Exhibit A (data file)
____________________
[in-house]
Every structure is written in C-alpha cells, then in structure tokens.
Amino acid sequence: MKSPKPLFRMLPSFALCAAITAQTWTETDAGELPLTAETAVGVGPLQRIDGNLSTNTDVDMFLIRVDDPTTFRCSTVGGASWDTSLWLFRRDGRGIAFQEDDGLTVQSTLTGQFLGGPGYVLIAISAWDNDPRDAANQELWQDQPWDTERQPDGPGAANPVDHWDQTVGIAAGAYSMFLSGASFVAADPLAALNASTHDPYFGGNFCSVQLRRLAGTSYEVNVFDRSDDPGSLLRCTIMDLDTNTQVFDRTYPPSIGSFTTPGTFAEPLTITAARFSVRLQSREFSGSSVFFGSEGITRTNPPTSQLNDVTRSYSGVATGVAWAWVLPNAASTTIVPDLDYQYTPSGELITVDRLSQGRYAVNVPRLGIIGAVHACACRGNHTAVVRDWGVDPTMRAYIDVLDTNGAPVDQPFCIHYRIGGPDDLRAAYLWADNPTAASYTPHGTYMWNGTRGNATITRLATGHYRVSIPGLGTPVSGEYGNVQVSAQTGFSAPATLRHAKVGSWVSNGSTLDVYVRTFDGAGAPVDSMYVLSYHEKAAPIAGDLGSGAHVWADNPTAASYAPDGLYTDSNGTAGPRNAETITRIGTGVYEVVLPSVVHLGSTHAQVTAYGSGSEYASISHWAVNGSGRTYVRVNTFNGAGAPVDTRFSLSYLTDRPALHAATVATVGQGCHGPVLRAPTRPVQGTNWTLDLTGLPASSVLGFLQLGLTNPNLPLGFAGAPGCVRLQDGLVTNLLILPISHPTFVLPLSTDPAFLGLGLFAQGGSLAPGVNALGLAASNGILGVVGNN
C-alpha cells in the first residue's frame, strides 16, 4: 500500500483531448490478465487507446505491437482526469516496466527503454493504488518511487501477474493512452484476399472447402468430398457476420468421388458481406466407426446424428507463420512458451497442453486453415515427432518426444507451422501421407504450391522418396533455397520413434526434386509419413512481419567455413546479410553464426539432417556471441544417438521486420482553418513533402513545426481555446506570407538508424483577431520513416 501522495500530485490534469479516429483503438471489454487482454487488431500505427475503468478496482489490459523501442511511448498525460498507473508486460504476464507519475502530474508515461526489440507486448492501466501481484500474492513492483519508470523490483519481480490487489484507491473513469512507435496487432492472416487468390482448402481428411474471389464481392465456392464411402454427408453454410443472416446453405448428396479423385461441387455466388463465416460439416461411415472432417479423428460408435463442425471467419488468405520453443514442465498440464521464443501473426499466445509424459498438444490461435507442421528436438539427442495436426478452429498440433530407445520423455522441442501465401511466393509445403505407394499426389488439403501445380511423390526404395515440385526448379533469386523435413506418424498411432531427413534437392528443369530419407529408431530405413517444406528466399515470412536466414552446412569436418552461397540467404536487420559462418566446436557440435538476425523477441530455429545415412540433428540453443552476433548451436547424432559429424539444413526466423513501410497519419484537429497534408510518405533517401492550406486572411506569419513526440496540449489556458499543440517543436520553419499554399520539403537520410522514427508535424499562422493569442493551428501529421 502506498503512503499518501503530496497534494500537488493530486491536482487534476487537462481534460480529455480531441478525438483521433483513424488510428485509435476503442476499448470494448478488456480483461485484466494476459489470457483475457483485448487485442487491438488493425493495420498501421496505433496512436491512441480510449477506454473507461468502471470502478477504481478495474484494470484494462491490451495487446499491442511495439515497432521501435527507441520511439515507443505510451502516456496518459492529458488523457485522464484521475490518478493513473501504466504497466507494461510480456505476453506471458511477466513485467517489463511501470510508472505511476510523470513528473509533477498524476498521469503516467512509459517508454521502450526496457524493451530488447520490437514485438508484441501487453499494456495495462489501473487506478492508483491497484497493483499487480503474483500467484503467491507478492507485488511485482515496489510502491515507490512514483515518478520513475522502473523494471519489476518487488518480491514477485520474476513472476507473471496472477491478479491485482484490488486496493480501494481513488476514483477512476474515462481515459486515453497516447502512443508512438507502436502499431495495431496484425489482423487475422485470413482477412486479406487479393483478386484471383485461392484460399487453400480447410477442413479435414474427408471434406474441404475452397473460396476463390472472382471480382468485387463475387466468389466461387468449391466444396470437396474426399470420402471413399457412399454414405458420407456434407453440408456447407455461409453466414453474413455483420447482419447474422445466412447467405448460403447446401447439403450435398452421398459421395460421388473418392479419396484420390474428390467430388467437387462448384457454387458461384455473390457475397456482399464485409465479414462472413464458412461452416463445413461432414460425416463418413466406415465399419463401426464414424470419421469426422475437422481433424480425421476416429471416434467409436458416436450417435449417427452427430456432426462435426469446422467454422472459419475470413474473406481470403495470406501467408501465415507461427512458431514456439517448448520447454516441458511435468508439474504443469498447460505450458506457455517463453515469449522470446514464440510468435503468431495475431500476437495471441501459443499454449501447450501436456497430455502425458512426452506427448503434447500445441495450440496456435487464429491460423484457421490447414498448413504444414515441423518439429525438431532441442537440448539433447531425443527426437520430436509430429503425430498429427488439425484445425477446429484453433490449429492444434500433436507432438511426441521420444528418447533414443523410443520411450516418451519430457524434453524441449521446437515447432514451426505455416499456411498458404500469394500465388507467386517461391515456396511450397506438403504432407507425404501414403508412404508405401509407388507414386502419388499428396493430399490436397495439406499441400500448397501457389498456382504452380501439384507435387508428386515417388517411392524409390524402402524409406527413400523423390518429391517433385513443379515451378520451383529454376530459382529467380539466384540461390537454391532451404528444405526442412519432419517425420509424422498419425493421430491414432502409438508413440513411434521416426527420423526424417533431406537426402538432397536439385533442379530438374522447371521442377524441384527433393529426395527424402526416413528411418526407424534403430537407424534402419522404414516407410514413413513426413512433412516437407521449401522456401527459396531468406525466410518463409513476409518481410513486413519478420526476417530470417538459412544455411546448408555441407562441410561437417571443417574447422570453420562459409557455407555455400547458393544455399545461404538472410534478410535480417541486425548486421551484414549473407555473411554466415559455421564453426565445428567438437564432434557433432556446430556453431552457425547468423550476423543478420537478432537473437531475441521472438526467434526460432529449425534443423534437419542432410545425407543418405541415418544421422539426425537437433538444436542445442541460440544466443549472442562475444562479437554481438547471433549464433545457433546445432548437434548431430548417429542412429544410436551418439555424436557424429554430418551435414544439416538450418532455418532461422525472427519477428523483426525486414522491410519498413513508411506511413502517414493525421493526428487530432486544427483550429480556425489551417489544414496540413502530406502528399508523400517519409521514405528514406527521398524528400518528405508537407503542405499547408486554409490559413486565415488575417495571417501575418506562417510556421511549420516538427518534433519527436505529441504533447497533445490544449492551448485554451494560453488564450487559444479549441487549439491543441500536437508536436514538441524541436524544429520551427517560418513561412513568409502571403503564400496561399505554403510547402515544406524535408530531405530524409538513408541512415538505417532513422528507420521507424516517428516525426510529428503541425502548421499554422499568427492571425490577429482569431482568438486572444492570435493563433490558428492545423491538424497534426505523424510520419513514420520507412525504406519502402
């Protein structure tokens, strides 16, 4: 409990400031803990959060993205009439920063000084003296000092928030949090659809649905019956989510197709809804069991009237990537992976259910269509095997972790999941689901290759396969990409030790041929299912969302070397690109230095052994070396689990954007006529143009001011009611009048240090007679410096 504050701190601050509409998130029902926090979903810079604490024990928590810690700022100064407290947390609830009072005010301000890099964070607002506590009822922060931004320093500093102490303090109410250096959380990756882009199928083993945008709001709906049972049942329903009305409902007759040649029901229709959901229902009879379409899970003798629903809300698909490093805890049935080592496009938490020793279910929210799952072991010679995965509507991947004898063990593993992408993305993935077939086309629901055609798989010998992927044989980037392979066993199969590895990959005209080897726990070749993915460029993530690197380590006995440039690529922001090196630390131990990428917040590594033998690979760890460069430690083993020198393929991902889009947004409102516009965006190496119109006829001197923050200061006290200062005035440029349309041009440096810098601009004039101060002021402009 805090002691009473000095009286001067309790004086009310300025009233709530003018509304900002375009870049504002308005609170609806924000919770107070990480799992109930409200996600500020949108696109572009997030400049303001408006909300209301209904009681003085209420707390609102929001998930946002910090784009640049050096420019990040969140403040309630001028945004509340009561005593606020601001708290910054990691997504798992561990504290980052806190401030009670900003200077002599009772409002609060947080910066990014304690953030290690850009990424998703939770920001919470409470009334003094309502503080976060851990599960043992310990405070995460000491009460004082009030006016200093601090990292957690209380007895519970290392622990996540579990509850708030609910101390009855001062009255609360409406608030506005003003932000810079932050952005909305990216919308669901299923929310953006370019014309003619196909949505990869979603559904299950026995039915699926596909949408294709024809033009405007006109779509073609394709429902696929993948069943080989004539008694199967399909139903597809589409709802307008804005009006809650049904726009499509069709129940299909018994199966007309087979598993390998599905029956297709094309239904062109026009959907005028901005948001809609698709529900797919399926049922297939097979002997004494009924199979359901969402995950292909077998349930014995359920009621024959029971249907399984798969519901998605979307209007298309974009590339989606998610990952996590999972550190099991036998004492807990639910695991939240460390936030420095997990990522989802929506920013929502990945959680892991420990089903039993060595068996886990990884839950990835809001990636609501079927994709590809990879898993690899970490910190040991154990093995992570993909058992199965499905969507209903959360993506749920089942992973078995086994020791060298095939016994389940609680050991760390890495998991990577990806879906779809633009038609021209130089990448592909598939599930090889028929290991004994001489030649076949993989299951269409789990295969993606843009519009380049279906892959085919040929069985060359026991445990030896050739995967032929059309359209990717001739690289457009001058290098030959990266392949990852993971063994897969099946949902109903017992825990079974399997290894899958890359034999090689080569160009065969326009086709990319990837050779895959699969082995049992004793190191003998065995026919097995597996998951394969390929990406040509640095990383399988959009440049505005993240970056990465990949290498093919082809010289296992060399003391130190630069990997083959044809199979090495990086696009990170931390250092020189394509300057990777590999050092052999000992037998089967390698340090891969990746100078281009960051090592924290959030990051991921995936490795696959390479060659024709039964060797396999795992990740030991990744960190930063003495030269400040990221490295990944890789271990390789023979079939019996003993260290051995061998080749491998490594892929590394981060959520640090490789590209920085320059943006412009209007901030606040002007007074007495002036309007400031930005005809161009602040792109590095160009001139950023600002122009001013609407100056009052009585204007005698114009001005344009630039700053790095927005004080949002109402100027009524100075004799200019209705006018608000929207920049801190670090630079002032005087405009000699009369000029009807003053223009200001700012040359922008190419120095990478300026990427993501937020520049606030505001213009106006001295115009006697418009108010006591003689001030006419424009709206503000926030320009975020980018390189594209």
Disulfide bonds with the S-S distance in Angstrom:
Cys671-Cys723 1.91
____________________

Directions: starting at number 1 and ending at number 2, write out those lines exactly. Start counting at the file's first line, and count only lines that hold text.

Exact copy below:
[in-house]
Every structure is written in C-alpha cells, then in structure tokens.